Aren’t definitions funny critters? Oh sure… you can use “Dictionary.com” or Merriam-Websters Collegiate “big enough to cause a hernia” dictionary to look up words. But the funny thing about the English dictionary? Words can mean different things. The words can EVEN mean different things – to different people. Some random definitions I have encountered in the last week include:
Now: To the mother who demanded the trash be emptied, it means immediately. To the 20-year-old son who will get to it eventually, it means sometime today.
D-cup: “What does ‘D-cup’ mean to you?” Response: “Male or female?” Speechless thought: “Wha’… ?”
McDonalds: To the over-extended, ‘I forgot to thaw out the chicken’ parent, it means SUPPER. To the health-conscious, it means ‘heart attack in a bag’.
Snap: Daughter: “Oh snap, I forgot my key!” Mother: snaps fingers and looks quizzically at daughter. Daughter: (raises eyebrows and shoots an exasperated DUH look at mother…)
Normal: To a teenager, it means someone who “fits in”. To a dog, it means it can be eaten. To a person who happens to have a disability, it means “treated like everyone else”.
Yup! You often have to consider the source to understand how people choose to define common words. The word “normal” has cropped up a couple of times in the past several weeks for me.
Kyersten and I were at Costco looking around and purchasing some bulk items to take back to Virginia for college. A lady did a double-take, looked at Chloe (my assistance dog), looked at my head and kept walking a few steps. However, she immediately stopped and left her cart, pocketbook and items and trotted over to where Kyersten and I stood to say, “Excuse me! Is that a cochlear implant?”
“Yes,” I replied.
“Oh my husband has one of those. How long have you had yours?” she asked with curiosity.
I preceded to tell her a little bit about my own activation 5 years ago and hearing health history. I was trying to keep an eye on her cart (with pocketbook that screamed, “Steal me. Someone steal me” in it), so was a little startled when she interrupted my nervous glances toward her cart to say, “But your speech! It’s so normal!”
In talking with her, it seems her husband was deafened at a young age and was essentially without sound for 27 years before he received his own bilateral implants. He evidently has a noticeable speech impediment. But what is “normal”? I have met late-deafened and congenitally deaf people from all over the United States. “Normal speech”? Some would argue my southern accent is not “normal” for the DC-Metro area. How one person with hearing difficulties speaks, is much like an individual accent. There isn’t anything “abnormal” about it. My son has perfect (selective) hearing, and he has a speech impediment. It is “normal” for him though. How pronounced his own speech difficulties sound, depends on how hard he chooses to enunciate words and regulate his speed. Who determined what “normal speech” was and determined the “yard stick” by which to measure all speech?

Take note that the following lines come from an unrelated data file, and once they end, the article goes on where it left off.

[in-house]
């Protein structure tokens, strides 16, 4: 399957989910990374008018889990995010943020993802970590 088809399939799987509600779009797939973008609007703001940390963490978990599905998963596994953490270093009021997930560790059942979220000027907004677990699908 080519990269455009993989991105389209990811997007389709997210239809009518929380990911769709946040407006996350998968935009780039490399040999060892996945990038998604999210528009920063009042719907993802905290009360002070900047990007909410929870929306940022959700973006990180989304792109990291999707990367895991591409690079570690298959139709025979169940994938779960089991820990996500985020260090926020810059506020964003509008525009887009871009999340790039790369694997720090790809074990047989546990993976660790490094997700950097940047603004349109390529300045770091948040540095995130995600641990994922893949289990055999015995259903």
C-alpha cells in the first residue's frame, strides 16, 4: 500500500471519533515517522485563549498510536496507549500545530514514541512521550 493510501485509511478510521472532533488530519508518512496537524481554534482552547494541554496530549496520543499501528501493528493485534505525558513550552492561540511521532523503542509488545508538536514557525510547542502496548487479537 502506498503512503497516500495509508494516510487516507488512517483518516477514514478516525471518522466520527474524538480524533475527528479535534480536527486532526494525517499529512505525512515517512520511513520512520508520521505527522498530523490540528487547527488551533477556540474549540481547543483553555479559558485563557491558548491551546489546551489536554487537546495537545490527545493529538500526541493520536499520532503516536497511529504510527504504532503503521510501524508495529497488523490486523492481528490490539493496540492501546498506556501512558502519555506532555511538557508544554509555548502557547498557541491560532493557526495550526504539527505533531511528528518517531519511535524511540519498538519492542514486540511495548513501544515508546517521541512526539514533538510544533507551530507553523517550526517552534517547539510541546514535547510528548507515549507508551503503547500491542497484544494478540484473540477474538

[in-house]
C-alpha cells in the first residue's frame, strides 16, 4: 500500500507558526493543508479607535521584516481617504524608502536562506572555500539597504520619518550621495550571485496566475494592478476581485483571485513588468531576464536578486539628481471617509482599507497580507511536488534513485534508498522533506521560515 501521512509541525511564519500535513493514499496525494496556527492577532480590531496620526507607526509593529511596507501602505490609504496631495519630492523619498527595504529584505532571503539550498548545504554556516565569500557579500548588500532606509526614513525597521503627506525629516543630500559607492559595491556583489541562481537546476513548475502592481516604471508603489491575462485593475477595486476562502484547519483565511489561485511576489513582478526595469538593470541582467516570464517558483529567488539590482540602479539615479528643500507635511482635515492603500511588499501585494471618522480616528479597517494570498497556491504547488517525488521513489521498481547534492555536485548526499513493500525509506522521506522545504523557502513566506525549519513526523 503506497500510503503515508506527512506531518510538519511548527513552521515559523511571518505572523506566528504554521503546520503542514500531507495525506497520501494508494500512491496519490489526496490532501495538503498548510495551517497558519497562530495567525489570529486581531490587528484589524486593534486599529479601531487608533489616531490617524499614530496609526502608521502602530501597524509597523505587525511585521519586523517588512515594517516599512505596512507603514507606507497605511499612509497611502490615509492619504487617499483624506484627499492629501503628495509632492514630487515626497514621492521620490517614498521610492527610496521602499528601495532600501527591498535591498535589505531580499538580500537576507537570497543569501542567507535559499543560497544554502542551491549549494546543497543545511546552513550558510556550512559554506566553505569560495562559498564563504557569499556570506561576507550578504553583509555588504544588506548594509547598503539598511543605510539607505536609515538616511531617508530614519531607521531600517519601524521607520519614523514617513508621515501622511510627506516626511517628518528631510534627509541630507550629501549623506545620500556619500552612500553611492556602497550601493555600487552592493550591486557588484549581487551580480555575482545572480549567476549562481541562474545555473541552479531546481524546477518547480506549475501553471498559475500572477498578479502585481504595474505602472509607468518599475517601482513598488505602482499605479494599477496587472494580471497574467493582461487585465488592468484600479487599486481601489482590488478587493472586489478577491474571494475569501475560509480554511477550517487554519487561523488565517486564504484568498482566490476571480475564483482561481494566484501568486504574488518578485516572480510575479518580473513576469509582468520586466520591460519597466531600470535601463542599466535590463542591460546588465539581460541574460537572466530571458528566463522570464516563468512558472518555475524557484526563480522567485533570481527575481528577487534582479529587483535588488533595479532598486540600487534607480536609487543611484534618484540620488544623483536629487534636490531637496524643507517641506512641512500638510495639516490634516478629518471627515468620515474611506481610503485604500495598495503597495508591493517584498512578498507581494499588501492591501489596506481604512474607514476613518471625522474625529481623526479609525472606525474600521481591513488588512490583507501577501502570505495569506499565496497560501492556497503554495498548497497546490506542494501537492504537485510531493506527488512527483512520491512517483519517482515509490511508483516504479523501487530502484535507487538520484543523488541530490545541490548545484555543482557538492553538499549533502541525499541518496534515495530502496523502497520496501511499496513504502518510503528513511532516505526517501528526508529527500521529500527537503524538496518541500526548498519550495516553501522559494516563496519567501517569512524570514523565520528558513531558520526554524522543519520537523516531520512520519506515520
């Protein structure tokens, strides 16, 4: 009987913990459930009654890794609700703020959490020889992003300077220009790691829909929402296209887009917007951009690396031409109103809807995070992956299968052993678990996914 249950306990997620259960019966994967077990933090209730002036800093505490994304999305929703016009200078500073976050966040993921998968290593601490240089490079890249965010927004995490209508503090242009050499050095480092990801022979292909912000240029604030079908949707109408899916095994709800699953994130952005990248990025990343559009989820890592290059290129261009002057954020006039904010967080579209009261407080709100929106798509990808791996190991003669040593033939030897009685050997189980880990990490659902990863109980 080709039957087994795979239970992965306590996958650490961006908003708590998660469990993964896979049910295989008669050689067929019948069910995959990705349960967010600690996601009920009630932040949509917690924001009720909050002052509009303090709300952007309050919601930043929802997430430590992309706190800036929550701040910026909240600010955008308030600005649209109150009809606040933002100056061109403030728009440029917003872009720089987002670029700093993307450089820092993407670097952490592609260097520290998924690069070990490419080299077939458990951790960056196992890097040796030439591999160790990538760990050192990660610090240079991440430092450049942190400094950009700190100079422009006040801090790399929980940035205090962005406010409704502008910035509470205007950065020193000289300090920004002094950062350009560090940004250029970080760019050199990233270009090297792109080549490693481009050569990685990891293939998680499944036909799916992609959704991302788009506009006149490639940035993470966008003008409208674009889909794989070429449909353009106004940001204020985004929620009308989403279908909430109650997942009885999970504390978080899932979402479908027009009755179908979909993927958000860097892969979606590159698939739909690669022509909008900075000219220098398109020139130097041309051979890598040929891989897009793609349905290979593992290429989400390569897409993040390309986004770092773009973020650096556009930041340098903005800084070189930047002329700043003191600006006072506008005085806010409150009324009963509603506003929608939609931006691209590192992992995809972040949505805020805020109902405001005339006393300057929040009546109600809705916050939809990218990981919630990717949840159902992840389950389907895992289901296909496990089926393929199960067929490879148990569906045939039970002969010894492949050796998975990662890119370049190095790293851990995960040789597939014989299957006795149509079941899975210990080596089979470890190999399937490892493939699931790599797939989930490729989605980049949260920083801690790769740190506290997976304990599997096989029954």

At Pearle Vision Center:
A lady and her daughter stopped to admire Chloe who was in a down/stay. “Oh what a beautiful working dog! Are you training her?”
“Oh! No… Chloe graduated 3 years ago. She’s always training, but I’m not her original trainer” I replied.
“Oh! You mean she is YOUR partner?” the surprised woman asked.
“Yes. She’s a hearing/assist and balance assistance dog. I am late-deafened and have Meniere’s disease”, I cheerfully replied.
“Oh wow… you look so n-norm- normal” she stuttered out (since she realized how inappropriate that was as soon as she started saying it!)
I just smiled and she walked away embarrassed.
Very likely, this world would be a better place if people didn’t go around labeling others as NORMAL or NOT.
To someone, somewhere… you aren’t “normal” if you choose to define the word as “not like you”!
© 2011 Personal Hearing Loss Journal